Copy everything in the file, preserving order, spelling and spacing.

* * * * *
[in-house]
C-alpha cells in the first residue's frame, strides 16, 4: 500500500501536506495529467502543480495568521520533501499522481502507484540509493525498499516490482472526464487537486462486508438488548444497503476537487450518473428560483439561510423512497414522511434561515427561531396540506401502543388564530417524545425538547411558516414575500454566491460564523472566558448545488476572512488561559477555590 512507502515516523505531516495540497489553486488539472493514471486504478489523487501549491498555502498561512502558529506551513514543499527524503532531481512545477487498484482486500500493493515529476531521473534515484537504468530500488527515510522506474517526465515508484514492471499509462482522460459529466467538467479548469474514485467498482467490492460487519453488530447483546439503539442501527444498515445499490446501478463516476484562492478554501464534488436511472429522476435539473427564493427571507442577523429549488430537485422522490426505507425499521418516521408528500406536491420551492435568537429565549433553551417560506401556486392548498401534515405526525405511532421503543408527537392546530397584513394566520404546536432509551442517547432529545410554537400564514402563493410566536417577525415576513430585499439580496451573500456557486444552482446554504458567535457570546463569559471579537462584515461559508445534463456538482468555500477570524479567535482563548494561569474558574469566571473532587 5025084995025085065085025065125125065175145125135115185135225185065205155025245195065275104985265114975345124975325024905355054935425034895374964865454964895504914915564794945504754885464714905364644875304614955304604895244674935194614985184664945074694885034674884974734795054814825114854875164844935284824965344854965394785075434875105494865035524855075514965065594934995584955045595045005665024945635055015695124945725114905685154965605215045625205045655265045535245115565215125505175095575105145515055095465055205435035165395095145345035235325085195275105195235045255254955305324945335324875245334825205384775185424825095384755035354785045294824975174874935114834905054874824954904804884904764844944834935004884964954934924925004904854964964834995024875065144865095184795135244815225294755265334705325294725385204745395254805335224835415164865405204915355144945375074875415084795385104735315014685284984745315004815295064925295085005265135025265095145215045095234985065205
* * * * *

[in-house]
C-alpha cells in the first residue's frame, strides 16, 4: 500500500501536506495529467502543480495568521520533501499522481502507484540509493525498499516490482472526464487537486462486508438488548444497503476537487450518473428560483439561510423512497414522511434561515427561531396540506401502543388564530417524545425538547411558516414575500454566491460564523472566558448545488476572512488561559477555590 512507502515516523505531516495540497489553486488539472493514471486504478489523487501549491498555502498561512502558529506551513514543499527524503532531481512545477487498484482486500500493493515529476531521473534515484537504468530500488527515510522506474517526465515508484514492471499509462482522460459529466467538467479548469474514485467498482467490492460487519453488530447483546439503539442501527444498515445499490446501478463516476484562492478554501464534488436511472429522476435539473427564493427571507442577523429549488430537485422522490426505507425499521418516521408528500406536491420551492435568537429565549433553551417560506401556486392548498401534515405526525405511532421503543408527537392546530397584513394566520404546536432509551442517547432529545410554537400564514402563493410566536417577525415576513430585499439580496451573500456557486444552482446554504458567535457570546463569559471579537462584515461559508445534463456538482468555500477570524479567535482563548494561569474558574469566571473532587 5025084995025085065085025065125125065175145125135115185135225185065205155025245195065275104985265114975345124975325024905355054935425034895374964865454964895504914915564794945504754885464714905364644875304614955304604895244674935194614985184664945074694885034674884974734795054814825114854875164844935284824965344854965394785075434875105494865035524855075514965065594934995584955045595045005665024945635055015695124945725114905685154965605215045625205045655265045535245115565215125505175095575105145515055095465055205435035165395095145345035235325085195275105195235045255254955305324945335324875245334825205384775185424825095384755035354785045294824975174874935114834905054874824954904804884904764844944834935004884964954934924925004904854964964834995024875065144865095184795135244815225294755265334705325294725385204745395254805335224835415164865405204915355144945375074875415084795385104735315014685284984745315004815295064925295085005265135025265095145215045095234985065205